The blog of “Samidoun” (“Steadfast”), is primarily concerned with spreading the word on how people can get involved in the relief effort by assisting those displaced from South Lebanon and Beirut’s southern suburbs. Connected to the Sanayeh Relief Center, it serves as a kind of information clearing-house on worldwide protests against Israel’s military campaign.

“Lebanon Updates” is seemingly a daily shot of straight information - posting minute-by-minute accounts of the war alongside comprehensive maps detailing bomb sites across the country.

“Beirut Live,” by DJ and Time Out Beirut editor Ramsay Short and Zawya’s Tarek El-Zein, compiles articles by the likes of Robert Fisk (a moving elegy for Beirut) and Gideon Levy (a tough editorial penned for Haaretz), along with provocative artworks by Nadine Touma and Joe Kesrouani, all as the war unfolds.

“Beirut Live” has so far honed in on three themes otherwise unexplored in the mainstream media: the destruction of Beirut’s cosmopolitanism, the quantifiable damage done to the economy and, for the sake of debate, lively polemics on the roots of terrorism in the region.

“Siege of Lebanon” pulls together narrative contributions by an array of contributors, Lebanese and local foreigners. Like an anthology of online anecdotes, these entrees highlight how war, once again, becomes routine. They also call attention to Lebanon’s imminent humanitarian disaster. No matter how many times those two words are bandied about, it still isn’t getting the media attention it demands.

“They arrived sleep-deprived and shaken,” writes Sonya Knox. “They had been on the road since 5:30 a.m. … They rode in a microbus with 23 other people. Except for some candy for the children, they hadn’t eaten. They came with a bag full of vegetables from their garden and some clothing.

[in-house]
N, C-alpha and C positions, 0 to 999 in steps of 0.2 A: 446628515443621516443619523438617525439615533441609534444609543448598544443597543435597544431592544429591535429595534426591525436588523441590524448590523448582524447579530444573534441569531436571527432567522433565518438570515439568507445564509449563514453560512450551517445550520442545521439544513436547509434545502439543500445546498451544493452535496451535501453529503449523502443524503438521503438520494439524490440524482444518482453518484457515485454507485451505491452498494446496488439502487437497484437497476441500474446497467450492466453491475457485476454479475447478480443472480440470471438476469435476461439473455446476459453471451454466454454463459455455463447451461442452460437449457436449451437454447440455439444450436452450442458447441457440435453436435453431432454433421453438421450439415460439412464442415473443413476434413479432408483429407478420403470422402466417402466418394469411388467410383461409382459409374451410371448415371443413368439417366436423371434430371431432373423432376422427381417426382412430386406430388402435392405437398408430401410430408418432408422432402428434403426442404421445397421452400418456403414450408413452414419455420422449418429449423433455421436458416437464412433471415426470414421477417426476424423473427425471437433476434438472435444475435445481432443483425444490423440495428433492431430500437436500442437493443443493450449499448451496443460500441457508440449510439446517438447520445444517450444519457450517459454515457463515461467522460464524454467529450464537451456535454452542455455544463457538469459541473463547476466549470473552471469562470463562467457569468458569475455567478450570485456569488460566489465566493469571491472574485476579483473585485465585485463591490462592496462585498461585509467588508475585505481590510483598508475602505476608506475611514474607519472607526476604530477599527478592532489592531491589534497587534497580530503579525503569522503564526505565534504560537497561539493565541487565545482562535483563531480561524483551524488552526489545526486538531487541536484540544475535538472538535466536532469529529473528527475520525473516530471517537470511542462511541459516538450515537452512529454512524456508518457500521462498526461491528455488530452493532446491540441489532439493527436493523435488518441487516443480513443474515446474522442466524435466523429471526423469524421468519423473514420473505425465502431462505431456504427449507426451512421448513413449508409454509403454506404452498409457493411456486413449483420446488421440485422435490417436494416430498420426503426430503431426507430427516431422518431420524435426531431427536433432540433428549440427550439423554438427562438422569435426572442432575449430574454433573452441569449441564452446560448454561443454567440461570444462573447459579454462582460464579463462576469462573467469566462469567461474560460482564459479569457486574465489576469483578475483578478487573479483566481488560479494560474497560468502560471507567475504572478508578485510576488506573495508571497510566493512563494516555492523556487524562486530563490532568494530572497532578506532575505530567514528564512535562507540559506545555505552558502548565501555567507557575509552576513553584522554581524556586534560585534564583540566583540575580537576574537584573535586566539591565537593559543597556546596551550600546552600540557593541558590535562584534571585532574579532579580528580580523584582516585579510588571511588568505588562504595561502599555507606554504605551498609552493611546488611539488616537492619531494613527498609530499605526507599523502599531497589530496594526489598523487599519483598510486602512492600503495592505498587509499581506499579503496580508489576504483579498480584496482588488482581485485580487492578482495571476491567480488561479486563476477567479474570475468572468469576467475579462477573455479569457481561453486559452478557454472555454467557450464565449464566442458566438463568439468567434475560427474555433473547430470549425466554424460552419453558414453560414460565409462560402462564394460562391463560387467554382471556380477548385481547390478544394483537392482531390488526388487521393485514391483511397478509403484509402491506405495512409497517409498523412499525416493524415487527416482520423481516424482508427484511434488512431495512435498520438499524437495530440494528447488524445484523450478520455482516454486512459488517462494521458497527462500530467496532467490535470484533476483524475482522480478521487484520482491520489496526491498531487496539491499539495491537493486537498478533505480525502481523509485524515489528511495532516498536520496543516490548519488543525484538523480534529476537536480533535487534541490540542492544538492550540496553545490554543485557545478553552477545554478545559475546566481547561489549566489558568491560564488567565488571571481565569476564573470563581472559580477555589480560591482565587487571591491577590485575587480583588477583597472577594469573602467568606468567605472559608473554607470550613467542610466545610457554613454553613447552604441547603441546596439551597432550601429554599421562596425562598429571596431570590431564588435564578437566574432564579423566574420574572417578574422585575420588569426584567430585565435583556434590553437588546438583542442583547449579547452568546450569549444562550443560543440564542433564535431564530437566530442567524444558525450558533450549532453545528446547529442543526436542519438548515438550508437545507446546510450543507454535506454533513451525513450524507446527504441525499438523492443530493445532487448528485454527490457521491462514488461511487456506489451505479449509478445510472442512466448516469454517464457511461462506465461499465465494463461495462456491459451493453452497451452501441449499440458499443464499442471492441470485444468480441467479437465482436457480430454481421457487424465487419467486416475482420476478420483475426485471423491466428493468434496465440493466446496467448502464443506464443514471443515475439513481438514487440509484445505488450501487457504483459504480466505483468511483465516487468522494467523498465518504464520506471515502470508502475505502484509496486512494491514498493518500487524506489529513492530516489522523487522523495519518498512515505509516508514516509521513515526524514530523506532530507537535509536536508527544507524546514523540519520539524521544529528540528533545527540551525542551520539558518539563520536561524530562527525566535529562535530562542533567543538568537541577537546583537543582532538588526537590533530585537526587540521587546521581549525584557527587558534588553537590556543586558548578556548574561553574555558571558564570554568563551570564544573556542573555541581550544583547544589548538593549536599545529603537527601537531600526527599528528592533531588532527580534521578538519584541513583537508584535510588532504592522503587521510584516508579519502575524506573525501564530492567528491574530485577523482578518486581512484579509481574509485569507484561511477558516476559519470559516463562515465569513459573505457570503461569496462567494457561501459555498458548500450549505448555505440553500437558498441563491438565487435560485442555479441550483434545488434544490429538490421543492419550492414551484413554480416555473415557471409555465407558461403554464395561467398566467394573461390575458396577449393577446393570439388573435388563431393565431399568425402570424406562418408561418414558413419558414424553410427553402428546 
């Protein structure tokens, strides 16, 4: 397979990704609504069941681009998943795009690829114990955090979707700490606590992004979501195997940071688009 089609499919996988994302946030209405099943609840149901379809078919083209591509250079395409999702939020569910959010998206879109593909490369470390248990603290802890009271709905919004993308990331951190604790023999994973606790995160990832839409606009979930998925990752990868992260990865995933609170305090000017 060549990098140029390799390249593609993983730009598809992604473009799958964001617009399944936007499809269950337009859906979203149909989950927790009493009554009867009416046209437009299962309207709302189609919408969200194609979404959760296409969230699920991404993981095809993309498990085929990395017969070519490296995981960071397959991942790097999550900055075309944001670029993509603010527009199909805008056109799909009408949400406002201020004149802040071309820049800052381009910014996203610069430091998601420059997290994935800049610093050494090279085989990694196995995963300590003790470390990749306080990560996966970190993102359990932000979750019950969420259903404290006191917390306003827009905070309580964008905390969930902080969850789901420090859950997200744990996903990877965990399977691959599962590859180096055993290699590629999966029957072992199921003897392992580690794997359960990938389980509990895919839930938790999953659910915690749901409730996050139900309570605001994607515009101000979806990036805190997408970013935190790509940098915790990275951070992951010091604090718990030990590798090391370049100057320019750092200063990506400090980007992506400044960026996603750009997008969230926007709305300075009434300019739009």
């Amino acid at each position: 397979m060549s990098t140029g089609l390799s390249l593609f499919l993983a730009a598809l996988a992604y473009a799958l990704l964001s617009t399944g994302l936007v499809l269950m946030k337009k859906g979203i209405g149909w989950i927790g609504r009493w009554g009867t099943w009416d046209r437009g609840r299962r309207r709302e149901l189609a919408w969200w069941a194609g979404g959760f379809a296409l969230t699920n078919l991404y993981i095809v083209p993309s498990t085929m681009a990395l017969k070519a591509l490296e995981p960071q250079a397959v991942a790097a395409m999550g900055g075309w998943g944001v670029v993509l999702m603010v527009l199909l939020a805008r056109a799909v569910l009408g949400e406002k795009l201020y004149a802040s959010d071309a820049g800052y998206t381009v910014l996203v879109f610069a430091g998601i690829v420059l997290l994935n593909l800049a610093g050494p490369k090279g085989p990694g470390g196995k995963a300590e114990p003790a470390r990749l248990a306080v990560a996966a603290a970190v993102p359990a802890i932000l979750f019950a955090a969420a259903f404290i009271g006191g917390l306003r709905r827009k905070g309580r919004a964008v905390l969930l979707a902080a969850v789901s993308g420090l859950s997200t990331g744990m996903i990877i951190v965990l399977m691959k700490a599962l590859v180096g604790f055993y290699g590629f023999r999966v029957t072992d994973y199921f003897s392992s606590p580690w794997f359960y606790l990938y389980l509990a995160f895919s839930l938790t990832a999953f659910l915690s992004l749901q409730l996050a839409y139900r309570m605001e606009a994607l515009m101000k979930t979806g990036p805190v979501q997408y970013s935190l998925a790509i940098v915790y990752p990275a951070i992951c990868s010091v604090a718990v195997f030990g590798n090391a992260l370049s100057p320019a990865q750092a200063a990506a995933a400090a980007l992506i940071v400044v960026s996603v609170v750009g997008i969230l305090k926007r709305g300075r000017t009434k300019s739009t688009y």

“They came with stories of an unceasing bombing, of buildings exploding around them, of a three-story apartment building across from their house that was bombed flat. Moussa, who’s 9, keeps talking about the way the glass shards flew over their house into the garden. His mother is pretty sure no one survived.”

Other sites, like Zena al-Khalil’s “Beirut Update,” musician and cartoonist Mazen Kerbej’s “Kerblog,” “Ritta Baddoura Parmiles Bombes,” Joumana Mattar Moukarzel’s “Hopeful Beirut,” “Little Paper Beirut,” “Distorted Reality,” “Raytch” and “Glass Garden,” are far more personal, serving as creative outlets for those who have had their lives and plans shut down by a war not of their making. Many of these blogs are the efforts of artists and present the works of their devisers.

As usual, some of the most recent entrants into the blogosphere are propagandistic at best. There is much cross-referencing of material, particularly those photographs of chipper children signing their names to rockets in Nazareth juxtaposed to images of kids who have been killed in the South.

Sometimes the postings are depressingly banal (self-consciously produced to stave off boredom). Sometimes they are visceral and full of rage (written to capture the experience

of a war that seems doomed

to continue).

Either way, they are collective memory in the instant, a readymade archive not to be lost or forgotten. At base, if those blogs are still online, then so are the bloggers. So too, by extension, is Beirut.